Patience and Respect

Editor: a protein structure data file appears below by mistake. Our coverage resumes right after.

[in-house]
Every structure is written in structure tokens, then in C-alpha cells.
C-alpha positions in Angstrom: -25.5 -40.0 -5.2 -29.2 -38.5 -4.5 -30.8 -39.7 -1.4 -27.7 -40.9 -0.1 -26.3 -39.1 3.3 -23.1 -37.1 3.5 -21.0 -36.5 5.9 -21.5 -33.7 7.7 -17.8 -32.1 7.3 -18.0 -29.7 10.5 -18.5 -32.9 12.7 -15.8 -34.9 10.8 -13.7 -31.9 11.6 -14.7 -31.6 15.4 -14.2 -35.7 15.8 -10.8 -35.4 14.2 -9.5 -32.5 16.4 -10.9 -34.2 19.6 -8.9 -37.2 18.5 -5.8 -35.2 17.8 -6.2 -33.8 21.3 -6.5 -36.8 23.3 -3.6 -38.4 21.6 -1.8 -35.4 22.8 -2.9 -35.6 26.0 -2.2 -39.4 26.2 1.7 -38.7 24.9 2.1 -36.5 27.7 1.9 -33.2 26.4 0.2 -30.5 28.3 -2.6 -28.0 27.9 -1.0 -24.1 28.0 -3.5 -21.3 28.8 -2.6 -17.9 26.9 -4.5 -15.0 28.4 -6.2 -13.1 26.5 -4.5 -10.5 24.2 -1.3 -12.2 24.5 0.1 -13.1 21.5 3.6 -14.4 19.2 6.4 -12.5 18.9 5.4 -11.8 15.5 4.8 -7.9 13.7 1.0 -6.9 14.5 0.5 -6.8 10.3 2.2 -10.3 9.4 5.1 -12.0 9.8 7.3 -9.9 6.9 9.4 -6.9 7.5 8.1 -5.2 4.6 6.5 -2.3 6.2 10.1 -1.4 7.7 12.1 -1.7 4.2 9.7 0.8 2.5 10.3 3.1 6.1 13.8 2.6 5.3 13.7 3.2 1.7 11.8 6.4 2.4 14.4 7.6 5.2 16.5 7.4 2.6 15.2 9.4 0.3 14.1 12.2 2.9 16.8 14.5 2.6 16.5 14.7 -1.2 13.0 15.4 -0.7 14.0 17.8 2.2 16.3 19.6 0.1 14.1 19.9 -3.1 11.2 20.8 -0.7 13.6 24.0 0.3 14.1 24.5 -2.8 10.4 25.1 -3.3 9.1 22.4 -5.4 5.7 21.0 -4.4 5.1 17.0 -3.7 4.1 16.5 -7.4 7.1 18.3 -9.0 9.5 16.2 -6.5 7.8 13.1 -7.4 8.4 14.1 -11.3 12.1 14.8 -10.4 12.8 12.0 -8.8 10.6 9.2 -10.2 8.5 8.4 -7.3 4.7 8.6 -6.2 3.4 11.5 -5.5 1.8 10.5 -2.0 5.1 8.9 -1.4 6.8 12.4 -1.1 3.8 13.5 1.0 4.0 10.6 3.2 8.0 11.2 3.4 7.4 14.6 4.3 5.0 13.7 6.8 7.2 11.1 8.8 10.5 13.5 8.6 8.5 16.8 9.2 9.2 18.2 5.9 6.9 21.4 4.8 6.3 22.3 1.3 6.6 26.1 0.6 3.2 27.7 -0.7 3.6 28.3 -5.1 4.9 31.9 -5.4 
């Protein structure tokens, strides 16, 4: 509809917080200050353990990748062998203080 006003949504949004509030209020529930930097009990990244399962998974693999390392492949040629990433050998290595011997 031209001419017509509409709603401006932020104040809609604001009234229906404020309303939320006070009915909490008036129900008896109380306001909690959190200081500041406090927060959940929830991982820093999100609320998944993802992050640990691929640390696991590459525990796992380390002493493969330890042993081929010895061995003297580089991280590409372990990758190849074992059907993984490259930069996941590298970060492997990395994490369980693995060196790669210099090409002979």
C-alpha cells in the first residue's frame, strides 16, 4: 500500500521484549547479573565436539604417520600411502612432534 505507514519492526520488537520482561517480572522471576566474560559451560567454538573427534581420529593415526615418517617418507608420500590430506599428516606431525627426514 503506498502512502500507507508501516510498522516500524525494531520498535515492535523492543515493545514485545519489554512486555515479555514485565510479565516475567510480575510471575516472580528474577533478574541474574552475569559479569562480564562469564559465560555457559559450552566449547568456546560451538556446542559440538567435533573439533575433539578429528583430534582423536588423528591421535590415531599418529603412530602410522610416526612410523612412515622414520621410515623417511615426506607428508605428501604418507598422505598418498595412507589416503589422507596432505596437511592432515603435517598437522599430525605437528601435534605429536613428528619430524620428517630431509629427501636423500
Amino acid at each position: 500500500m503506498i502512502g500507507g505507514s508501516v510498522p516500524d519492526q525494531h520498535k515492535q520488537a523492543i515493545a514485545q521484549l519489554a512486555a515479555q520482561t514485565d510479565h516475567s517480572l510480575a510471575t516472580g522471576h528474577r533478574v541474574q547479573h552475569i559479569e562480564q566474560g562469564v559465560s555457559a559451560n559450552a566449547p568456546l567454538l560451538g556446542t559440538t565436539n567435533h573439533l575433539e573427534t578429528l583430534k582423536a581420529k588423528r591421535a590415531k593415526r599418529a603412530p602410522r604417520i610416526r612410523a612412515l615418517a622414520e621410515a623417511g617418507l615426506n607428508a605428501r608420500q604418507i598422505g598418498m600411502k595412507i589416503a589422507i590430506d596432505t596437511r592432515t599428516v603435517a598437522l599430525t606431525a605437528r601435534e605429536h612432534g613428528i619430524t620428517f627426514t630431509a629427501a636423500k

Also, in your lessons if you find that your trainer is belittling you or losing their patience, it is not out of the question to stop and inform them that you don‘t appreciate being at the receiving end of a tirade. Never lose your temper. There are tactful ways to handle this situation. I have seen many trainers abuse their students to the point of a student being in tears or so nervous they just continue making mistakes. Trainer abuse is always unacceptable. If a trainer cannot act in a professional manner, they should not be schooling you. Many people are actually fearful of speaking up and so they just go on taking the mistreatment directed at them or their horse. I am here to tell you there is absolutely no reason you have to put up with this kind of behavior. Remember, you are a client who is actually paying good money for these lessons. When was the last time you went into a shop for a service and paid money to be abused? You would not take it there, so why would you take it from someone giving you a riding lesson? I would suggest talking to the trainer in a calm manner, in private, and explaining to him/her that they are making you feel less confident, and more nervous. You should both be able to come to an agreement about your training preferences. If you don‘t get the response you want, then you know what to do.